• The aggravating circumstance of uninhabited place (despoblado) does not exist; the aggravating circumstance of dwelling, however, is present. It is held that the aggravating circumstances of dwelling and scaling were present in the commission of the crime of robbery with homicide, “… because the store where it was committed is a dwelling, the deceased Cua Loc having lived therein, and because there is scaling when entrance is effected through an opening not intended for said purpose. … The foregoing circumstances were certainly not inherent in the crime committed, because, the crime being robbery with violence or intimidation against persons, the authors thereof could have committed it without the necessity of violating or scaling the domicile of their victim” … In the case at bar, Montallana and the other victims were killed by the appellants with firearm and bolo, inside the house of the former, after having gained entrance therein, thru an opening not intended for entrance or egress.

People v. Bangug, En Banc, G.R. No. 28832, September 17, 1928, Per Curiam:

• On December 23, 1926, two hunting parties, one from Ilagan Isabela, and the other from Naguilian, Isabela, were encamped in the region called Gulu or Cama, situated in the subprovince of Bontoc. The party from Ilagan was composed of Juan Bangug, Gabriel Bangug, Francisco Bangug, Jose Angoluan, Pascual Tulinao, and Eufrasio Carabanga, and the one from Naguilian was composed of Antonio Mangadap, Juan Gallina, Antonio Talusig and Federico Caoilan. On the day mentioned, two Constabulary soldiers named Nabagtec and Sison accompanied by a cargador, an Igorot named Tulang, arrived near the camps of the hunters. The two soldiers and their cargador were then returning to their station at Natonin, Bontoc, from a trip to Sili to escort Lieutenant Gloria of the Constabulary Medical Corps.

• Once in the camp of the hunters from Ilagan, the Constabulary soldiers examined the licenses of the shotguns, and after taking all the ammunition, returned the guns to their respective owners, Juan Bangug and Gabriel Bangug. The soldiers then told the hunters that they would be taken to Natonin the next morning to answer for a violation of the hunting law in using artificial lights. Later, about sunset, while the two soldiers and the Igorot cargador were cooking their supper, the Ilagan hunters gathered together and agreed to kill the two soldiers and the Igorot. Evidently the soldiers did not notice the secret confab for after eating supper they laid down. The hunters with the Igorot cargador slept inside the shed while the soldiers slept outside. Sometime between midnight and 3 o’clock in the morning while the two soldiers and the Igorot cargador were sleeping soundly the murder was perpetrated. First, Juan Bangug slipped up quietly and possessed himself of the carbines of the Constabularymen. Then the soldiers and the Igorot were attacked by the members of the Ilagan party, the latter being armed with the guns of the soldiers and with bolos and lances. Although the soldiers put up the best fight possible against hopeless odds, and although one of the soldiers succeeded in wounding Francisco Bangug so seriously that sometime later he succumbed to his wounds, within a short time the soldiers and the Igorot cargador were killed. The horse of the Constabulary men was shot, the carbines were hid in the bushes, and the three corpses were dragged a short distance and left.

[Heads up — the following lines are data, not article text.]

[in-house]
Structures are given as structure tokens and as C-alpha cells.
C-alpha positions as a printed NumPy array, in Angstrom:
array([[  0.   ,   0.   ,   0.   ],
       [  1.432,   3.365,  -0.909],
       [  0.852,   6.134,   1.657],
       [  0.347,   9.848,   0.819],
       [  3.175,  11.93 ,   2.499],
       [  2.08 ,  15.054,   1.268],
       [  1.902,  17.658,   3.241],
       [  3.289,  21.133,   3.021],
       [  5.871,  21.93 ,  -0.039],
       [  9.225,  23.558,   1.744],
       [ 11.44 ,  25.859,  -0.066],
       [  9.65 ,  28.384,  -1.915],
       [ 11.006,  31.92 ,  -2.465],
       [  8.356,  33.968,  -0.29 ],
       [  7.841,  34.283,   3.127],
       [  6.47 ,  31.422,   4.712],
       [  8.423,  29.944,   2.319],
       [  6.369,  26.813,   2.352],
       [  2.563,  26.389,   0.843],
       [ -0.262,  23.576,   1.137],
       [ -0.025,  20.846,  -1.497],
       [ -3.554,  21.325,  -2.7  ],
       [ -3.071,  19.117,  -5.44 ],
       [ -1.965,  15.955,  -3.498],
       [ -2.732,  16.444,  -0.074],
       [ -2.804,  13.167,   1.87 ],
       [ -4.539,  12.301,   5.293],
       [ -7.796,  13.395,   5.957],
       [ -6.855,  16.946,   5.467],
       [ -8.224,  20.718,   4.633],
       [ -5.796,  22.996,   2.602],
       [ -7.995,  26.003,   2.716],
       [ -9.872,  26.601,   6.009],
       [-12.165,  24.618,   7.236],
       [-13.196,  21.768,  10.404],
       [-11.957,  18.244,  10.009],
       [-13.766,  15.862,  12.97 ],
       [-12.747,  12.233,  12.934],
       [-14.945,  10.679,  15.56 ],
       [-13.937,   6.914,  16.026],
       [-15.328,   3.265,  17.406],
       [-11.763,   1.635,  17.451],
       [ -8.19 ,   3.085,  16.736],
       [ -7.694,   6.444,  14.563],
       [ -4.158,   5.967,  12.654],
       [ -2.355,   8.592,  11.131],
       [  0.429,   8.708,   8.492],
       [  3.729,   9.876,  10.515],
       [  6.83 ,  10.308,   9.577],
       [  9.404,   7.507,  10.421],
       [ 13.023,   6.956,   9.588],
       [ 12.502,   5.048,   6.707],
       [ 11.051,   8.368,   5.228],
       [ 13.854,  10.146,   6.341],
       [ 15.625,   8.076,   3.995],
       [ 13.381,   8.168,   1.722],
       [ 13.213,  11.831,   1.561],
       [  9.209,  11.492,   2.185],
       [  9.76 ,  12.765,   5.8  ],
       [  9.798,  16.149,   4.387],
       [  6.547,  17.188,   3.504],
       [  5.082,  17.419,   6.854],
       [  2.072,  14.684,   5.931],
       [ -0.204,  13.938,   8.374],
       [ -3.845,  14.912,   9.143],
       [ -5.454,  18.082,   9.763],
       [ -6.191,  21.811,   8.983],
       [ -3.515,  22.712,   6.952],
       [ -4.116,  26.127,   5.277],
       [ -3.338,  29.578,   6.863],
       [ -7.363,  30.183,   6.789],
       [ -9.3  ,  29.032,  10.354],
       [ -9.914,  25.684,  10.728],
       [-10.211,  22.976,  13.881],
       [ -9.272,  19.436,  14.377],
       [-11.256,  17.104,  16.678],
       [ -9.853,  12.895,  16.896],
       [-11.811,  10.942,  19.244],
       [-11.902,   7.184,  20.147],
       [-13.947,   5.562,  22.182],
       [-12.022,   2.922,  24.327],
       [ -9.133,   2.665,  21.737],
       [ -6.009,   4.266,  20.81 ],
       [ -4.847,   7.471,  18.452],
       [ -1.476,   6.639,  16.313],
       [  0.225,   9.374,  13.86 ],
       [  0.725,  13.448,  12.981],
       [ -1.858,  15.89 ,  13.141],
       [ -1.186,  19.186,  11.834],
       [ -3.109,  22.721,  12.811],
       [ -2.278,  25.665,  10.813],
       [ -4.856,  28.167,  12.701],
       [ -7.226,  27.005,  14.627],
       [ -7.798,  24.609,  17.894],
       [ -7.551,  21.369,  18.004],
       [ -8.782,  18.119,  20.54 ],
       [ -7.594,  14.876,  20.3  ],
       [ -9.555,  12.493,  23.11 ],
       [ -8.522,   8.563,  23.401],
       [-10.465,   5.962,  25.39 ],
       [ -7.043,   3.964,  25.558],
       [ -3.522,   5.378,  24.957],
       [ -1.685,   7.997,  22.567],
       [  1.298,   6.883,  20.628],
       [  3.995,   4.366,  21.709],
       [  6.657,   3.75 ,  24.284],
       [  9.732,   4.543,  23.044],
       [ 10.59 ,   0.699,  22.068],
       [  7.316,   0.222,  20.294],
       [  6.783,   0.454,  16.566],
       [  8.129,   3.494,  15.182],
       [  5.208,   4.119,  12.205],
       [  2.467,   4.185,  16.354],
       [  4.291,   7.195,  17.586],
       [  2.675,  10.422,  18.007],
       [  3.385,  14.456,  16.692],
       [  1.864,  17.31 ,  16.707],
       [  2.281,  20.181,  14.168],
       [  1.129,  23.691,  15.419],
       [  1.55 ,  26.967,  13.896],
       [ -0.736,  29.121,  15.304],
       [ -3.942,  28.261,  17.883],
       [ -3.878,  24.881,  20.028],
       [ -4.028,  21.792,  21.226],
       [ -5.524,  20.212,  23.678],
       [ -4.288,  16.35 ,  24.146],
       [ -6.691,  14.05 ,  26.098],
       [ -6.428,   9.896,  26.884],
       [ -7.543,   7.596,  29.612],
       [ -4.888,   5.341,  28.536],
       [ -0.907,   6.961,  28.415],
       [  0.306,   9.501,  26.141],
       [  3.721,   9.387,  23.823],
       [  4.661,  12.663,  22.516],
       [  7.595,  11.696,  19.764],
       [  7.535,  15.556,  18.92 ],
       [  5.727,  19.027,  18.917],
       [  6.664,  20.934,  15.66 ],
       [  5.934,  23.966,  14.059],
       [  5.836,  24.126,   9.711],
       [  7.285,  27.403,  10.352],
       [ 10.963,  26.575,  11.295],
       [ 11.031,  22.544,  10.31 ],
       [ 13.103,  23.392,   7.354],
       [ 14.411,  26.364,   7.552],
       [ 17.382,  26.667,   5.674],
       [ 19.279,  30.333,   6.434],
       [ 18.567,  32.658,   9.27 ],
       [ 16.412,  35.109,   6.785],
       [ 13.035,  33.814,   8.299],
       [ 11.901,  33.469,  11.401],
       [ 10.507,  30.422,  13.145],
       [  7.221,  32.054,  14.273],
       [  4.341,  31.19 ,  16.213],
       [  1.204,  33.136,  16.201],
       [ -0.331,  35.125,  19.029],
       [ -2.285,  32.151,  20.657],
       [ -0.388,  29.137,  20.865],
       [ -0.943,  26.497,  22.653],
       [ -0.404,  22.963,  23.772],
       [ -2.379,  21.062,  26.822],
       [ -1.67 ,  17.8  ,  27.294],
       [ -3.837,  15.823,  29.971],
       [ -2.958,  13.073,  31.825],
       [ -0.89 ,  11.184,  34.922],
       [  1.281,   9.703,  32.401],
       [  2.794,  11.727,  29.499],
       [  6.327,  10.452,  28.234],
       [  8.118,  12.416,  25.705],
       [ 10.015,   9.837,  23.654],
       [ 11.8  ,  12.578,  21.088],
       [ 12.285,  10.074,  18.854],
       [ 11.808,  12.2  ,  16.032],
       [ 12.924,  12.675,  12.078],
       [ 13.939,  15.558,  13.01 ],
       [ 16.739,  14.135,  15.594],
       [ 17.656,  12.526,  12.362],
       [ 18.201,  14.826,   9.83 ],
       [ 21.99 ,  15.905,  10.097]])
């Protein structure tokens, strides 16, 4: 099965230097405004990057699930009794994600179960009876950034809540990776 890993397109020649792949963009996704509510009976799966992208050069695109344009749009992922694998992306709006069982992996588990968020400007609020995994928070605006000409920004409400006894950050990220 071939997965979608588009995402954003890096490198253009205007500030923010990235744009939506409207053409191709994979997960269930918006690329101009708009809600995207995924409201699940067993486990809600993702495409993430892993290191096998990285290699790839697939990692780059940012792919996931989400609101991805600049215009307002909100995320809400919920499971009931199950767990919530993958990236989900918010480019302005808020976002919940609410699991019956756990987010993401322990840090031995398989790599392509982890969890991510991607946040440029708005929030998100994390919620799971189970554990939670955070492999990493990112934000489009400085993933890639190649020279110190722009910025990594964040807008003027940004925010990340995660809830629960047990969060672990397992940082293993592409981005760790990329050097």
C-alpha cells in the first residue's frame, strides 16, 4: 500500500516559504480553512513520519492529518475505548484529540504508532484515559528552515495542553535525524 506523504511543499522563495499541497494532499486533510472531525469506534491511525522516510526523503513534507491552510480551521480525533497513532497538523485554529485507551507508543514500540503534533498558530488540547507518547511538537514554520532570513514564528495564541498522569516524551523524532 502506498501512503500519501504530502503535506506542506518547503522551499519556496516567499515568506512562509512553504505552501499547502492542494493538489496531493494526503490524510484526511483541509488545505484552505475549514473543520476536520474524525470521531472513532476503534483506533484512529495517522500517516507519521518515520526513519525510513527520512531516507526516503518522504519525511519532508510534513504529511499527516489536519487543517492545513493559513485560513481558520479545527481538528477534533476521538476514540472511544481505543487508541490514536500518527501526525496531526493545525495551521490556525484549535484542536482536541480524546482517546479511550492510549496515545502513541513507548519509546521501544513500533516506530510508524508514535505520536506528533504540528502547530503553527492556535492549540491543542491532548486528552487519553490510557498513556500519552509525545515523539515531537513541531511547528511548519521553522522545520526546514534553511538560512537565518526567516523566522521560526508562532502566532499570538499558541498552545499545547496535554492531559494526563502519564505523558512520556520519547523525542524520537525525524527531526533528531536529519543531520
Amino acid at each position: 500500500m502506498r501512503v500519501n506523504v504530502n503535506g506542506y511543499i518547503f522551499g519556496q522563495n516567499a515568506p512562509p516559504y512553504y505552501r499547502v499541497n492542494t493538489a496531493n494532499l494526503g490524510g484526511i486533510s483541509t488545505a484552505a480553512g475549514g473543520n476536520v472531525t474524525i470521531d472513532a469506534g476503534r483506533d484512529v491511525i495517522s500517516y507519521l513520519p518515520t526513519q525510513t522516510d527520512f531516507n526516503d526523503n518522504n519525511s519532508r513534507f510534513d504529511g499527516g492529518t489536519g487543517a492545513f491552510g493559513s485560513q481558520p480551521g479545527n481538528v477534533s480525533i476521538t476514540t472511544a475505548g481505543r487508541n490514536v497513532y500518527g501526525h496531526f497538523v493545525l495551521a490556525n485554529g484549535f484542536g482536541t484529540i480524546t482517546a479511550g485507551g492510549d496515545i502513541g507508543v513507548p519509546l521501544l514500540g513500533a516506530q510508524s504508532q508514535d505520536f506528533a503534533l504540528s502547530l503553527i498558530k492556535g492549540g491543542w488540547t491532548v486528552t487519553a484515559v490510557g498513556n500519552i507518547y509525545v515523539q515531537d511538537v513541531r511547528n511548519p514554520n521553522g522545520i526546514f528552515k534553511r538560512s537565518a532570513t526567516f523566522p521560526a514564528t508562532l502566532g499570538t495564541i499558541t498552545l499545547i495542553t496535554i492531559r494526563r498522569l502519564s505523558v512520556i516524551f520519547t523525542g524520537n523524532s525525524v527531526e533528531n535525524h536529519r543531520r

• Antonio Mangadap of the Naguilian hunting party, who saw most of the tragedy, departed hurriedly on being threatened with death if he should ever disclose the incident to any one. The members of the Ilagan hunting party returned to their homes on December 25th and reported to the authorities the death of Francisco Bangug, stating that he had fallen from his horse and accidentally wounded himself with his lance. So the whereabouts of the missing soldiers and the Igorot cargador remained a mystery until May, 1927, when certain rumors were run down and investigated, with the result that suspicion pointed to the Ilagan and Naguilian hunters. As a result of the investigation, the members of the Ilagan party were identified and arrested. They were taken to the scene of the crime, and there three human skeletons were found, which were shown to be those of the two soldiers and the Igorot cargador.

• The second aggravating circumstance that the crimes were committed in an uninhabited place must also be taken into consideration. The locality where the crime were perpetrated was isolated, far from human habitation and with two sheds used for hunting purposes. The fact that occasionally persons passed there and that on the night the murders took place another hunting party was not a great distance away, does not change the characteristics attending this circumstance. It is the nature of the place which is decisive.